THE sniffer dogs are out in full force when “CityNews” meets Max Gillies on the lawns downstage from Parliament House.
We can’t be absolutely sure that they’re looking for him, after all, security has been heightened by Prime Minister Tony Abbott.
But it is the perfect setting for Gillies to talk about his coming show “Once Were Leaders”, a title he points out suggests that “politics are toxic”.
With that in mind and a serious concern that our present-day politicians are “plagued by the need for authenticity”, Gillies is abandoning his customary use of prosthetics to show us the real Max, looking back on his best scripts and our greatest (and not so great) leaders.
Gillies is a familiar face in the nation’s capital. Who could forget his rendition of John Howard in the show “You’re Dreaming” or years later his Amanda Vanstone (who, in real life, he admires) perched precariously on the edge of a grand piano eating KFC?
Prosthetics helped a lot in those portrayals.
But time takes its toll, the now 73-year-old Gillies tells me that after playing Kevin Rudd, Julia Gillard and Tony Abbott in a show called “Godzone” several years ago in Melbourne, “I decided I was past the stage of dressing up and using props… when you are younger your face is more pliable, but at my age, playing Julia Gillard was grotesque.”
Gillies isn’t copying satirist John Clarke, who has always played in his own guise, but has rather decided in “Once Were Leaders” he pays tribute to the great scriptwriters with whom he has collaborated over many years – Don Watson, Patrick Cook and Guy Rundle.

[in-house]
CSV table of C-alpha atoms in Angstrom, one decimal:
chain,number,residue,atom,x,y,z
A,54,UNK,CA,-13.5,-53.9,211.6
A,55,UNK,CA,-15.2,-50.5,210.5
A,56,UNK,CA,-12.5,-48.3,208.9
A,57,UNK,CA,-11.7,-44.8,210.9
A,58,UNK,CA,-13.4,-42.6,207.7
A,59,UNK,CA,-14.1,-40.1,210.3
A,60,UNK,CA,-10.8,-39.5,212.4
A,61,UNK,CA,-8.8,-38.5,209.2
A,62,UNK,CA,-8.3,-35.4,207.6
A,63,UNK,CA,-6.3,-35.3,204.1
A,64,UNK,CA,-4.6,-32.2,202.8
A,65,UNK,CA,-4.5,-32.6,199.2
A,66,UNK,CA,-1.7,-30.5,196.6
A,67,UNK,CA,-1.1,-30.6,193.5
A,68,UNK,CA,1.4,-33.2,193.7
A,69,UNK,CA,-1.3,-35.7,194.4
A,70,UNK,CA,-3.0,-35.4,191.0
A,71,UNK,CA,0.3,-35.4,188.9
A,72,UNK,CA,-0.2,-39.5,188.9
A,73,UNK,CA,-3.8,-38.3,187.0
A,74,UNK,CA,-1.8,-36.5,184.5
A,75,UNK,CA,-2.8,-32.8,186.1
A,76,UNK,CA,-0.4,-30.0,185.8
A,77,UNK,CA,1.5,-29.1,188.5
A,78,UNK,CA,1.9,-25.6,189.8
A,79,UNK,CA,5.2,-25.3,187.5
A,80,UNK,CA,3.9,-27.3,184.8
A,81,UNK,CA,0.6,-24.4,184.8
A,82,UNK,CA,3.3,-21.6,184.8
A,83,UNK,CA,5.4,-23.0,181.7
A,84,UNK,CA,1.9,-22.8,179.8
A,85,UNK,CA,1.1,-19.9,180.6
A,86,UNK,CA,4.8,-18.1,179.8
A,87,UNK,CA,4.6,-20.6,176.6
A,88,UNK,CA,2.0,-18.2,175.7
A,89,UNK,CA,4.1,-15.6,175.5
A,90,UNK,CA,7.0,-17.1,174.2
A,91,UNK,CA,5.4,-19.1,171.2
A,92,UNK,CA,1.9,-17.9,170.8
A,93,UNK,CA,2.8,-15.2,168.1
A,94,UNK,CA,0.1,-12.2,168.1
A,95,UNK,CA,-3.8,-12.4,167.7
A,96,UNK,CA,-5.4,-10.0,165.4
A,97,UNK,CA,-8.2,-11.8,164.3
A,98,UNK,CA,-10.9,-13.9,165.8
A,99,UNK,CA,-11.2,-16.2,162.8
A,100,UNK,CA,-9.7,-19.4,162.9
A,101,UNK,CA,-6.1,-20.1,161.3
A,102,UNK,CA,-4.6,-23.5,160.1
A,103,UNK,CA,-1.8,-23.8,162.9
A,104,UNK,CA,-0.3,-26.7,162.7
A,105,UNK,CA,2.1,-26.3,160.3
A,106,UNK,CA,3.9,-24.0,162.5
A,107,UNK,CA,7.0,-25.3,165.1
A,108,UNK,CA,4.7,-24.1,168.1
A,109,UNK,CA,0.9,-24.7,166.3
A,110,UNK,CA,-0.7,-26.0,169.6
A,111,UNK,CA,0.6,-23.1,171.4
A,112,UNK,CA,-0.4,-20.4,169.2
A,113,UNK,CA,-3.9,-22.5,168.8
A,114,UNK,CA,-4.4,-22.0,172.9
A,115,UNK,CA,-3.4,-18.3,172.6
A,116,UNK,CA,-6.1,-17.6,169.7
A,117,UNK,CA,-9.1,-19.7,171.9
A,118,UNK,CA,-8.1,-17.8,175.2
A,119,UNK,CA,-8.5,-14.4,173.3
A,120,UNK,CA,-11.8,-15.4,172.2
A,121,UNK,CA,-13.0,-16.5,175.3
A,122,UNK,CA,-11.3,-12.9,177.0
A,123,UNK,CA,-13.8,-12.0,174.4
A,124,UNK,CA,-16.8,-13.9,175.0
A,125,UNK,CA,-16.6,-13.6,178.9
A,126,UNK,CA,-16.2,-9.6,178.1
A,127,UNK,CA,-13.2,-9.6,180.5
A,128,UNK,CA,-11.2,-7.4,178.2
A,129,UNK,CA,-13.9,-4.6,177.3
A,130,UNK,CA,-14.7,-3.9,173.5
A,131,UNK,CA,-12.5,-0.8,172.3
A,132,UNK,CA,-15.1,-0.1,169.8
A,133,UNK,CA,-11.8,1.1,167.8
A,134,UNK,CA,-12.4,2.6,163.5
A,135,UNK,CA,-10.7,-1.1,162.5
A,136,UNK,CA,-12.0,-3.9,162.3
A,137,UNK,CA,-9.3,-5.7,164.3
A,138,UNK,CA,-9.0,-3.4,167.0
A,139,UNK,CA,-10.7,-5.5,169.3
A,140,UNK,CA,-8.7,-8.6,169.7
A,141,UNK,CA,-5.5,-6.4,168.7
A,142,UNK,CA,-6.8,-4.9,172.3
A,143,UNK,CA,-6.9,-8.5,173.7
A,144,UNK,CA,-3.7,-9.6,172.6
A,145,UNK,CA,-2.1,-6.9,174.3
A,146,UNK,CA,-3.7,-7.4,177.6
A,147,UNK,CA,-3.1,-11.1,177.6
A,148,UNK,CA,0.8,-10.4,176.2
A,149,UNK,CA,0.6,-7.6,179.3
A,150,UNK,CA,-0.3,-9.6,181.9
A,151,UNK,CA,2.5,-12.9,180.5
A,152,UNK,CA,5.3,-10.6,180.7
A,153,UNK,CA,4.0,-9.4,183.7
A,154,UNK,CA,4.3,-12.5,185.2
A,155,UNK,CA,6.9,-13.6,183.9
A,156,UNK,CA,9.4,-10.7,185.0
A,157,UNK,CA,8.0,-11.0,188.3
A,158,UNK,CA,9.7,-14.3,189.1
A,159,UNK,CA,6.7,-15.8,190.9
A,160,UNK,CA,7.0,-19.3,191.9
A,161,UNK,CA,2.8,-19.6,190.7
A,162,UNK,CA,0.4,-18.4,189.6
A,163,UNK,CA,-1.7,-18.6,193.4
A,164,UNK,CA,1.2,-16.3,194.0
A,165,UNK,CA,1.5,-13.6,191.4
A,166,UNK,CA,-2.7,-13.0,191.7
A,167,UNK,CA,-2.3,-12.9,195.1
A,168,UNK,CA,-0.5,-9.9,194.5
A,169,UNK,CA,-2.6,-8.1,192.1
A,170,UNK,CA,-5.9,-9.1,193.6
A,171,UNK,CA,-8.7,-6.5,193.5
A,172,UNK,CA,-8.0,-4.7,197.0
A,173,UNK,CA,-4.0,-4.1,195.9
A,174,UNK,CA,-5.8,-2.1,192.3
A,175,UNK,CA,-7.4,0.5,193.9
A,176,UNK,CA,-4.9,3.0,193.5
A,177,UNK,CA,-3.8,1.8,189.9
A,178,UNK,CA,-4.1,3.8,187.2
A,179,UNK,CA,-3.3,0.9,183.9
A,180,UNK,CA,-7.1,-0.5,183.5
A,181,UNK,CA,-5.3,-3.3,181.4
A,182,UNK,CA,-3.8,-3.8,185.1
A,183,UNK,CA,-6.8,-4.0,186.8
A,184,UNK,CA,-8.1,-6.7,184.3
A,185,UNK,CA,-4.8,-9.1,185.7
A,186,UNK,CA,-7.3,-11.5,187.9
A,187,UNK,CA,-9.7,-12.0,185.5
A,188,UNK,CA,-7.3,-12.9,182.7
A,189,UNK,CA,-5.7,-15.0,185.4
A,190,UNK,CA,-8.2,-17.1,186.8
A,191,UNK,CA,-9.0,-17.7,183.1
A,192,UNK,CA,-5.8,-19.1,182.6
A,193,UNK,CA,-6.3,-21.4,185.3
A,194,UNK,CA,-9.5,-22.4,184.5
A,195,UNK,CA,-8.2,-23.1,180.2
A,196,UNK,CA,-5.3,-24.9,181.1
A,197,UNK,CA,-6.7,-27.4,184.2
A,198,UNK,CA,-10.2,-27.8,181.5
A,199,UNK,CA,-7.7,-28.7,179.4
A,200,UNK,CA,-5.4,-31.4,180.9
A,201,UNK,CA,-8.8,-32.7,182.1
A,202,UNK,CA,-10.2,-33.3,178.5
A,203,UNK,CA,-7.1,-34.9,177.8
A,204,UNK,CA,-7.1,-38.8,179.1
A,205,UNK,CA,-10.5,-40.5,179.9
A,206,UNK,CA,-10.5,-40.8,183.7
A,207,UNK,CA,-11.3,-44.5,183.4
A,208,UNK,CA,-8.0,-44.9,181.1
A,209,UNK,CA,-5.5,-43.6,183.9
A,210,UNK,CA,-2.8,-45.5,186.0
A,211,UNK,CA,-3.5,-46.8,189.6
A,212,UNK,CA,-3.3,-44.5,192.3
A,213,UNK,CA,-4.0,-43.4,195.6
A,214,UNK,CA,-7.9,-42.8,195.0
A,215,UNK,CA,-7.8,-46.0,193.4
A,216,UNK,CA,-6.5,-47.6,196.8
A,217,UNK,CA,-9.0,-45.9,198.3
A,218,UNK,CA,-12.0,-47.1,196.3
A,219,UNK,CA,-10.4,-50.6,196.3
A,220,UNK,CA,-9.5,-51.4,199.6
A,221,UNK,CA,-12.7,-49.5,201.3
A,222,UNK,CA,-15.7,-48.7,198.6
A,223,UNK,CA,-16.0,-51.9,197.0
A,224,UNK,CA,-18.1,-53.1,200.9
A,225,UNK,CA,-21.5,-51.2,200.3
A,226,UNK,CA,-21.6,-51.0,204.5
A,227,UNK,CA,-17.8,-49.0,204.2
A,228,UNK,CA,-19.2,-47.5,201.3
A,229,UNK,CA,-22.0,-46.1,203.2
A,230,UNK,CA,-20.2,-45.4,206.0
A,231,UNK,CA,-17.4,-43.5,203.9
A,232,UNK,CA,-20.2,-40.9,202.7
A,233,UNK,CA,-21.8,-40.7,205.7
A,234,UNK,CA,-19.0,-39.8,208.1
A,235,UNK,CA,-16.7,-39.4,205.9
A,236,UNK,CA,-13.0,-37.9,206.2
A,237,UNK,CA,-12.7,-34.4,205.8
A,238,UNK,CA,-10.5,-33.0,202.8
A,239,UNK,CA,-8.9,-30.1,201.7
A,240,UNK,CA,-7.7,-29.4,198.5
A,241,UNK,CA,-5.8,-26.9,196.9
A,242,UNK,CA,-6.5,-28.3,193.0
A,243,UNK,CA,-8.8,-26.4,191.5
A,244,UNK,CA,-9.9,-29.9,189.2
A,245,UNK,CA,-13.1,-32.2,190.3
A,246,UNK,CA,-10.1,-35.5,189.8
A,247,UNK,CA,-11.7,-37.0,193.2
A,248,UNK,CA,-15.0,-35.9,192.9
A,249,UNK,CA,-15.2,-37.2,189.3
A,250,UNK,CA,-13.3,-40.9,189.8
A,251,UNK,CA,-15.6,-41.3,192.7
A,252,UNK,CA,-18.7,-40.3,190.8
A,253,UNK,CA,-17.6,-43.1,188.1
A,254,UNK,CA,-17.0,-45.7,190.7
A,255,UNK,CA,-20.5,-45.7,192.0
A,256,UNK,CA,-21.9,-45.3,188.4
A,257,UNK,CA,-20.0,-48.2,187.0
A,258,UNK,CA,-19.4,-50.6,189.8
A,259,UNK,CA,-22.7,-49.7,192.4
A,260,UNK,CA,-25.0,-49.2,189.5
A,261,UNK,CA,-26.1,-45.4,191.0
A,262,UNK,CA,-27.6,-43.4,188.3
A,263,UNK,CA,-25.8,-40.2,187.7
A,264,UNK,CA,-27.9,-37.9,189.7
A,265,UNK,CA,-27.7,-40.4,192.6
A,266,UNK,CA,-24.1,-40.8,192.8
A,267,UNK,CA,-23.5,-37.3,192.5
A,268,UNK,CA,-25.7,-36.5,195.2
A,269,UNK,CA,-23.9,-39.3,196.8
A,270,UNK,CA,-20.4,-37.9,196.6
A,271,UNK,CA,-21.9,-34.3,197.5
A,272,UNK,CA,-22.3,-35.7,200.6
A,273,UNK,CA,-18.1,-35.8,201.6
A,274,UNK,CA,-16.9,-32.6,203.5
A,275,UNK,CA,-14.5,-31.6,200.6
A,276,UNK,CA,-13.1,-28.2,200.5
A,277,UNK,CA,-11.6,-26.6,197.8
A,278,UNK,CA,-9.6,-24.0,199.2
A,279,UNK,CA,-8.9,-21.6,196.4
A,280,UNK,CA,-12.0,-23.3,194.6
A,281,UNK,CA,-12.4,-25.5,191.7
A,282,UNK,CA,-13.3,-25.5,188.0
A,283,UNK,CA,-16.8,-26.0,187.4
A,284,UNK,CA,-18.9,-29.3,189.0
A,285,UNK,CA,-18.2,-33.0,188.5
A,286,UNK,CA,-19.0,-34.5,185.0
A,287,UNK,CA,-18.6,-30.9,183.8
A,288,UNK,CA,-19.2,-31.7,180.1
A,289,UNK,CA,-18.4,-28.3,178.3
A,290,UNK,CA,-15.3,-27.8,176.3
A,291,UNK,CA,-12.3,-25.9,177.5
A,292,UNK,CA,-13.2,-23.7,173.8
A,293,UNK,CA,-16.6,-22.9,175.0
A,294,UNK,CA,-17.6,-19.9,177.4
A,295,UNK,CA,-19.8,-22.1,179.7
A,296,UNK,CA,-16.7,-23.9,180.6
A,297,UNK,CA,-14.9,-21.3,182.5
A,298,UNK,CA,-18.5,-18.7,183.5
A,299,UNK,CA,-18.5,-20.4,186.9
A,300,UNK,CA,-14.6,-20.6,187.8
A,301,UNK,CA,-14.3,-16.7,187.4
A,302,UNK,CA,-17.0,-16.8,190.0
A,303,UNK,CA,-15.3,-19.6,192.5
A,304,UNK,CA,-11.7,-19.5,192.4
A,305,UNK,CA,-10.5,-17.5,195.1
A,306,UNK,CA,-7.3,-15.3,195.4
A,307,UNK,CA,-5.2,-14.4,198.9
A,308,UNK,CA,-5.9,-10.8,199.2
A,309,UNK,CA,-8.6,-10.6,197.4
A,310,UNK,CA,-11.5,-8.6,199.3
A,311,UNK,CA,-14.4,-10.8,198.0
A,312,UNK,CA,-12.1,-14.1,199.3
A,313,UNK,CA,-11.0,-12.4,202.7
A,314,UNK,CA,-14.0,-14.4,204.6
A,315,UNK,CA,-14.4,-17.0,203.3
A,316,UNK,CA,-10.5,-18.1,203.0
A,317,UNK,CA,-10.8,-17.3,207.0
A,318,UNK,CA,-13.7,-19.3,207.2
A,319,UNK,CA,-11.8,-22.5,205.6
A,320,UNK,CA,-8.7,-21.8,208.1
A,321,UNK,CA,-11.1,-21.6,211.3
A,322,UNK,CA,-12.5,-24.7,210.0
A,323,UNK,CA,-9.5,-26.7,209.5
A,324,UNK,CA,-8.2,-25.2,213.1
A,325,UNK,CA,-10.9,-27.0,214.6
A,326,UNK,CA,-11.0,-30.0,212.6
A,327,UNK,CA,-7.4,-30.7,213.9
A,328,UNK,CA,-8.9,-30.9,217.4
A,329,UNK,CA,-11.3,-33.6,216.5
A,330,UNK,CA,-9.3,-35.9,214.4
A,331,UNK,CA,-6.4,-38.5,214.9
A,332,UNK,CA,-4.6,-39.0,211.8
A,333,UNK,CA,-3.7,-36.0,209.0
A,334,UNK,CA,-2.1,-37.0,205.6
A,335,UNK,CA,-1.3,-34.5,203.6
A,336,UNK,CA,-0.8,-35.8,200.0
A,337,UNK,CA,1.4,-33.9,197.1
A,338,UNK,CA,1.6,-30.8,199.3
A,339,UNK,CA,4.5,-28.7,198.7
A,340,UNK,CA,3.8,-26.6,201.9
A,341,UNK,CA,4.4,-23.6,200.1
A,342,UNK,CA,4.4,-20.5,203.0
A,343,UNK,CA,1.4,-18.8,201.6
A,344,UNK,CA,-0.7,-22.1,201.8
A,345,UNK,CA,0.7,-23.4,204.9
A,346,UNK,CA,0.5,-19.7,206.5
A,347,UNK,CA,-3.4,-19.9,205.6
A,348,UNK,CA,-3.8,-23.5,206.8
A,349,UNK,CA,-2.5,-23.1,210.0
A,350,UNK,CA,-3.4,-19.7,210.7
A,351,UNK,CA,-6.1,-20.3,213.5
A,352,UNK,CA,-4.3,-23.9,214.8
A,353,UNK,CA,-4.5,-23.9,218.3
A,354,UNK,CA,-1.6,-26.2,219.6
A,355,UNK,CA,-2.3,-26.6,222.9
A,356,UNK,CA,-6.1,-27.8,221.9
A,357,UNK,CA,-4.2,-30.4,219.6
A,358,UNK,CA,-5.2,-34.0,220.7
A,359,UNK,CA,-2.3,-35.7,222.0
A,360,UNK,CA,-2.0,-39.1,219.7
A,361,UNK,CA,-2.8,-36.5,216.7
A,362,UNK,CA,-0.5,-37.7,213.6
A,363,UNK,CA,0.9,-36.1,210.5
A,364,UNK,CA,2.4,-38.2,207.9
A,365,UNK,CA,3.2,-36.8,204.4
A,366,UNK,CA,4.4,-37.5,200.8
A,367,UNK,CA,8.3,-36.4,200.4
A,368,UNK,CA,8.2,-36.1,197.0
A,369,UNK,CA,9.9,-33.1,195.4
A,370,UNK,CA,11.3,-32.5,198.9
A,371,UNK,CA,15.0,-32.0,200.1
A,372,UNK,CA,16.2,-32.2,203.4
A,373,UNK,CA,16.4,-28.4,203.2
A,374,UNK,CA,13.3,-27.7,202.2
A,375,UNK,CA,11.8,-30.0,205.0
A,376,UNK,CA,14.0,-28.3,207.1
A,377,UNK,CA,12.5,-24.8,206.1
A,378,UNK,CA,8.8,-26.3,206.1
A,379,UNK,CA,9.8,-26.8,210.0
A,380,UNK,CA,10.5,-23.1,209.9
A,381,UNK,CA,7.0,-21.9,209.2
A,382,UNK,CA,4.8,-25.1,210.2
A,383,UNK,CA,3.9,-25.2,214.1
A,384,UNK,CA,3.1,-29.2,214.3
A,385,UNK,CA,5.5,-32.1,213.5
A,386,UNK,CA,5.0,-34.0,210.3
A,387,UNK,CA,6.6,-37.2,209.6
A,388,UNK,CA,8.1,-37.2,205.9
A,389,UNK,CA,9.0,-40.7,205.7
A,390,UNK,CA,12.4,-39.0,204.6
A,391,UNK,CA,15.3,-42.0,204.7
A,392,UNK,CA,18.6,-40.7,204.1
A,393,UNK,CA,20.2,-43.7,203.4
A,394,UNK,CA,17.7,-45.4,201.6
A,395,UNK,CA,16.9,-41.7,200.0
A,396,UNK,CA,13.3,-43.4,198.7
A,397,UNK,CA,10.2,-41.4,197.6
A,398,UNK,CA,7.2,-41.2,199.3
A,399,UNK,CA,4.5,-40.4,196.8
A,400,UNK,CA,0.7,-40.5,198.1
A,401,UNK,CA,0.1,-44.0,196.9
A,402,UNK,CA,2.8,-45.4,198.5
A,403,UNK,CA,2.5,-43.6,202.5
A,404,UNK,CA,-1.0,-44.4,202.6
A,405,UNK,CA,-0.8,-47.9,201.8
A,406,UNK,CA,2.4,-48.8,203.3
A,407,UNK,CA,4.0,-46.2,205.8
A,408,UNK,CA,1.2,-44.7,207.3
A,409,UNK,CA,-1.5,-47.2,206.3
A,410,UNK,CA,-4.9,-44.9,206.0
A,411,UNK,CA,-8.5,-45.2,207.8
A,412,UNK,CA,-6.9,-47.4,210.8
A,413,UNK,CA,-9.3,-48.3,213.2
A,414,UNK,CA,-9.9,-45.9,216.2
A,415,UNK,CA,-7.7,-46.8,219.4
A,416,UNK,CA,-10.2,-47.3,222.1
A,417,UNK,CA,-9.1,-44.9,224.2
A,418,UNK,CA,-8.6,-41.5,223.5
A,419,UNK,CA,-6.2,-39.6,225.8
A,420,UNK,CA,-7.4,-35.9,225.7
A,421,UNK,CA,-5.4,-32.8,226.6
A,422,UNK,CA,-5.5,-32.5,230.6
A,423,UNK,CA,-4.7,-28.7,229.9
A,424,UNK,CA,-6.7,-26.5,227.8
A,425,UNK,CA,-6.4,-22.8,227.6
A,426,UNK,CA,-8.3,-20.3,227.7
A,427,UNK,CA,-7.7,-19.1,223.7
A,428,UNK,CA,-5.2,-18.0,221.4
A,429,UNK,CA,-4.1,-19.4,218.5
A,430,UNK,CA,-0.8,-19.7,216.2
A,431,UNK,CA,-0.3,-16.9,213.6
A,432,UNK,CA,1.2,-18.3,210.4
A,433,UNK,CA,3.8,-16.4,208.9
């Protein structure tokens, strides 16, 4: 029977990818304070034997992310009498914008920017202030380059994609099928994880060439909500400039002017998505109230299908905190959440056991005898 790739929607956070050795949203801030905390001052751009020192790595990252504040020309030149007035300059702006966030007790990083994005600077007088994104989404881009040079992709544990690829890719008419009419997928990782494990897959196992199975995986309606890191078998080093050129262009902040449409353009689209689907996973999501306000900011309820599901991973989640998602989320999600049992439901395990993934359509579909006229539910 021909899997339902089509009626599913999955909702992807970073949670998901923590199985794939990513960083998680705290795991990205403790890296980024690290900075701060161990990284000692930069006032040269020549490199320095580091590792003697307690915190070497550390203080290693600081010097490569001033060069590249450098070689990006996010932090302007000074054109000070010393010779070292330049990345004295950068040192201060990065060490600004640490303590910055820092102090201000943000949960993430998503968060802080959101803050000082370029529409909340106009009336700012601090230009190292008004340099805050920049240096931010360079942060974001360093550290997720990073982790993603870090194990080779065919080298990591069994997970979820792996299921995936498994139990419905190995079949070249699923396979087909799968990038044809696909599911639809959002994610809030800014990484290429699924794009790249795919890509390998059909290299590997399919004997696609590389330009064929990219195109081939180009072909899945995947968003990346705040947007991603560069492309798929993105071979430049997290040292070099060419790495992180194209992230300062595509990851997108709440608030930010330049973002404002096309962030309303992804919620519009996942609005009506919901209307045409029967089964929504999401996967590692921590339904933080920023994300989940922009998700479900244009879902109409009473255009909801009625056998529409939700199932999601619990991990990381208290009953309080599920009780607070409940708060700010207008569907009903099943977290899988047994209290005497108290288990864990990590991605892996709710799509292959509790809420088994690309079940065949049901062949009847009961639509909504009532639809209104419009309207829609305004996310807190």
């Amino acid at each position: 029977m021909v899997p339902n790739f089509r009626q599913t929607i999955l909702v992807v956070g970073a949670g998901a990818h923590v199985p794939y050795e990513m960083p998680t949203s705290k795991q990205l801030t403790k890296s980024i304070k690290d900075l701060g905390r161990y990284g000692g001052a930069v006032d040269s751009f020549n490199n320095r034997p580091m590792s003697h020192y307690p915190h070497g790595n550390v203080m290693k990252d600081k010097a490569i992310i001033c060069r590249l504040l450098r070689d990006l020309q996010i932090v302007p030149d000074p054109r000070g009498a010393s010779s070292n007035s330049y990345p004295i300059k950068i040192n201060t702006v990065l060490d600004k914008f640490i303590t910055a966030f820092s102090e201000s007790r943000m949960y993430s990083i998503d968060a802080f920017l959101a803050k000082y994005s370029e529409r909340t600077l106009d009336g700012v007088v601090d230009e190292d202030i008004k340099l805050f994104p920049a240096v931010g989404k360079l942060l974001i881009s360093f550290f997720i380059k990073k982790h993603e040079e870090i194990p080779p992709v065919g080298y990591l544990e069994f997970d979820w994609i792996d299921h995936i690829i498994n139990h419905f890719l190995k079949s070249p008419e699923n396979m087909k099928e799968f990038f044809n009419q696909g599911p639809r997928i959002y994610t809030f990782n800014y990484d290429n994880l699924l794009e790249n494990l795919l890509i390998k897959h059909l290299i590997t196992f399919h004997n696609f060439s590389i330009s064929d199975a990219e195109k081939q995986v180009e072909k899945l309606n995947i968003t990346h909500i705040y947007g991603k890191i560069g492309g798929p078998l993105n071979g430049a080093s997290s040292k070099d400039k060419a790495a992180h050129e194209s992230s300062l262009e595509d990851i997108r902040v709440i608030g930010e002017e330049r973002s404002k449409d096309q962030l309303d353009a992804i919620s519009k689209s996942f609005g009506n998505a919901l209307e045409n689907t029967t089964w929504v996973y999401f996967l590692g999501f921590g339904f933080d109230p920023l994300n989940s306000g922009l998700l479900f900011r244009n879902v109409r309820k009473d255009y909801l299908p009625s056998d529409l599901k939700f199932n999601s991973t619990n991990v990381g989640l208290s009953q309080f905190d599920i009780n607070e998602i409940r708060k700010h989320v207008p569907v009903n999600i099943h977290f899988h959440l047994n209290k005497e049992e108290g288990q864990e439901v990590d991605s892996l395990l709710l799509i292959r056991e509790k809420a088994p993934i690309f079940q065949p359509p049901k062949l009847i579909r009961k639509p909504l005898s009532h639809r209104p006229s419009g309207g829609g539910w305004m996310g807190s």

“Don Watson?” I ask. Paul Keating’s speechwriter? Yes, says Gillies. Back in the ‘70s when Watson was a history teacher in Footscray, he showed Gillies a sketch called “Menzies in Heaven”, then went on to create the Bob Hawke sketches for Gillies over many years.
Gillies was also evolving into a politically-aware animal during the ‘80s, performing in Kinsela’s nightclub in Darlinghurst and discovering that audiences tuned out whenever he acted fictional characters – they wanted politicians.
He recalls the ‘80s as a golden era of satire. As well as our own politicians there were the gigantic figures of Thatcher and Reagan.
“It was historical good fortune,” he says and his scriptwriters for the TV show “The Gillies Report” – Clarke, Cook and Phil Scott – took full advantage. But Gillies himself had been listening to Parliament on radio since he was a child, so brought his own perspective to the task.
Gillies only occasionally performs in plays nowadays, but “Once Were Leaders” gives him the chance to plunder the golden era for characters.
“This is not a theatre show,” he concludes, “it’s more like Charles Dickens reading from his works – “it’s a tribute to my writers”.
“Once Were Leaders”, The Playhouse, 8pm, October 23 and 24, bookings to canberratheatrecentre.com.au or 6275 2700.
Photos by GARY SCHAFER